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From the archives

The (Other) October Crisis

A new book revisits one of Canada’s most traumatic and telling moments

Model Behaviour

A Haida village as seen in a windy city

Liberal Interpretations

Making sense of Justin Trudeau and his party

Of Music and Espionage

The man who played the theremin for Lenin is the unlikely hero of Sean Michaels’s first novel

Mark Frutkin

Us Conductors

Sean Michaels

Random House Canada

353 pages, softcover

ISBN: 9780345813329

Since Michael Ondaatje’s 1976 novel, Coming Through Slaughter, and Timothy Findley’s 1977 work, The Wars, historical fiction in Canada has no longer been considered a species of genre writing. Following the publication of those two works in particular, many historical novels are counted among the best of literary fiction. More recently Guy Vanderhaeghe, Emma Donoghue, Joseph Boyden, Annabel Lyon, Lawrence Hill, Jane Urquhart, Margaret Atwood, Rohinton Mistry and Margaret Sweatman, among others, have explored historical subjects ranging from ancient Greece to the Cold War.

Herb Wyile, in his 2006 book, Speaking in the Past Tense: Canadian Novelists on Writing Historical Fiction, states that “for Canadian writers at the turn of the twenty-first century, history has indisputably become a central preoccupation.” In a sure sign of literary maturation, these historical themes are not limited to Canada. Canadian writers have long felt free to write about anything and anywhere, and they do.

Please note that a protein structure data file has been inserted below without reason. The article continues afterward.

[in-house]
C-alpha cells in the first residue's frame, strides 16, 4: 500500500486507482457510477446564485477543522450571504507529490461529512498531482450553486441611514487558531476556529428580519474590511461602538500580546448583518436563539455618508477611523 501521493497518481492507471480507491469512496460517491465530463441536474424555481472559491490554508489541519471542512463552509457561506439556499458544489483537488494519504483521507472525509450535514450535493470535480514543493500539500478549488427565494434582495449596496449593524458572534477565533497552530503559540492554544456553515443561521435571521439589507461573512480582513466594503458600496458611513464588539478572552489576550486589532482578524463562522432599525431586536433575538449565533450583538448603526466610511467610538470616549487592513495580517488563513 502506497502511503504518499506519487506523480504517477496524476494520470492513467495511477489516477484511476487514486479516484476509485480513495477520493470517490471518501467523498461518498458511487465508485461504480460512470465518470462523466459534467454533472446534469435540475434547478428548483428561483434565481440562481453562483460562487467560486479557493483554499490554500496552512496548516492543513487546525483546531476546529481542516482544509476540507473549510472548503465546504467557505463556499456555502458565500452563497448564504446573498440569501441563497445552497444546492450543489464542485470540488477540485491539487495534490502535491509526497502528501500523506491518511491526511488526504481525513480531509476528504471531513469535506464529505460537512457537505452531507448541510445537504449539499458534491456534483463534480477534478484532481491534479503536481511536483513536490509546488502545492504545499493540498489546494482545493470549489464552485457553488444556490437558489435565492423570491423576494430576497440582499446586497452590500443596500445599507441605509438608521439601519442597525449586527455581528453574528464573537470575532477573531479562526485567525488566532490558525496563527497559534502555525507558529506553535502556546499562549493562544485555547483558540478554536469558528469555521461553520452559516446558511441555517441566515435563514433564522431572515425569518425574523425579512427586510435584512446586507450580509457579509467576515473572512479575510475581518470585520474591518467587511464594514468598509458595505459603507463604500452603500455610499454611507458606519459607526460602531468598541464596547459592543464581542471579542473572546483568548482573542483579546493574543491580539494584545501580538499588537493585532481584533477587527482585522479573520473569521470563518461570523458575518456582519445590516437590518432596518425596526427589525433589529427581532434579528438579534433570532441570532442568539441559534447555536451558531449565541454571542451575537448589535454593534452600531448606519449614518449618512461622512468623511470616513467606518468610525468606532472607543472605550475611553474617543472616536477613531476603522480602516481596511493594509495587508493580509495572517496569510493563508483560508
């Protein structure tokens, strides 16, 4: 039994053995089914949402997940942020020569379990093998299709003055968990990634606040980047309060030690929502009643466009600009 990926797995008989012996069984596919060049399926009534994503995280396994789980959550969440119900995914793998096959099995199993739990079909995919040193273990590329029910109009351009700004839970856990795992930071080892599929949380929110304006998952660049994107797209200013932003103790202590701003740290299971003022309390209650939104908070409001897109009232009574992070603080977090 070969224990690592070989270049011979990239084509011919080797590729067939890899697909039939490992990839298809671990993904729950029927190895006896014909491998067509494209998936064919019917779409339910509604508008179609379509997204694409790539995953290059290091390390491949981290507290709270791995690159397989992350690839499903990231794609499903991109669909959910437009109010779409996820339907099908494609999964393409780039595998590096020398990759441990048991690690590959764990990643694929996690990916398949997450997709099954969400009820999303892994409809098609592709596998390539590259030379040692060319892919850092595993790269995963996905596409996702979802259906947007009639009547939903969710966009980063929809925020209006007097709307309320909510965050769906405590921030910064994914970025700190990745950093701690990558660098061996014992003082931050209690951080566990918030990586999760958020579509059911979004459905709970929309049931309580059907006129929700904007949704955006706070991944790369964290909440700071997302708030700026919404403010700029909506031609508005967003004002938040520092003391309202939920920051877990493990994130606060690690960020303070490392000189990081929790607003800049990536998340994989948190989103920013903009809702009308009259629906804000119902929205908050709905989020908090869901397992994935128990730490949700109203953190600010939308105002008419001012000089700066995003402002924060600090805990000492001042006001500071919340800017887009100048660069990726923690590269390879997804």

First-time novelist Sean Michaels is a case in point. Us Conductors (perhaps the oddest novel title of the year) is set in the Soviet Union (St. Petersburg and Moscow) just before and after the 1917 Revolution, in New York City during the 1920s and, finally, in Stalin’s Siberian gulags and prisons for talented scientists. As a jumping off point into fiction, the book tells the real life story of Russian physicist, Lev Termen, inventor of the electronic musical instrument known as the theremin, as well as many other non-musical inventions such as the altimeter for airplanes and a proto-TV that proved useful to Soviet military and intelligence. (Intriguing connections can be seen between music and scientific invention: Marconi based his discovery of tuning, which led to radio, on the concepts of resonance and harmony in music.)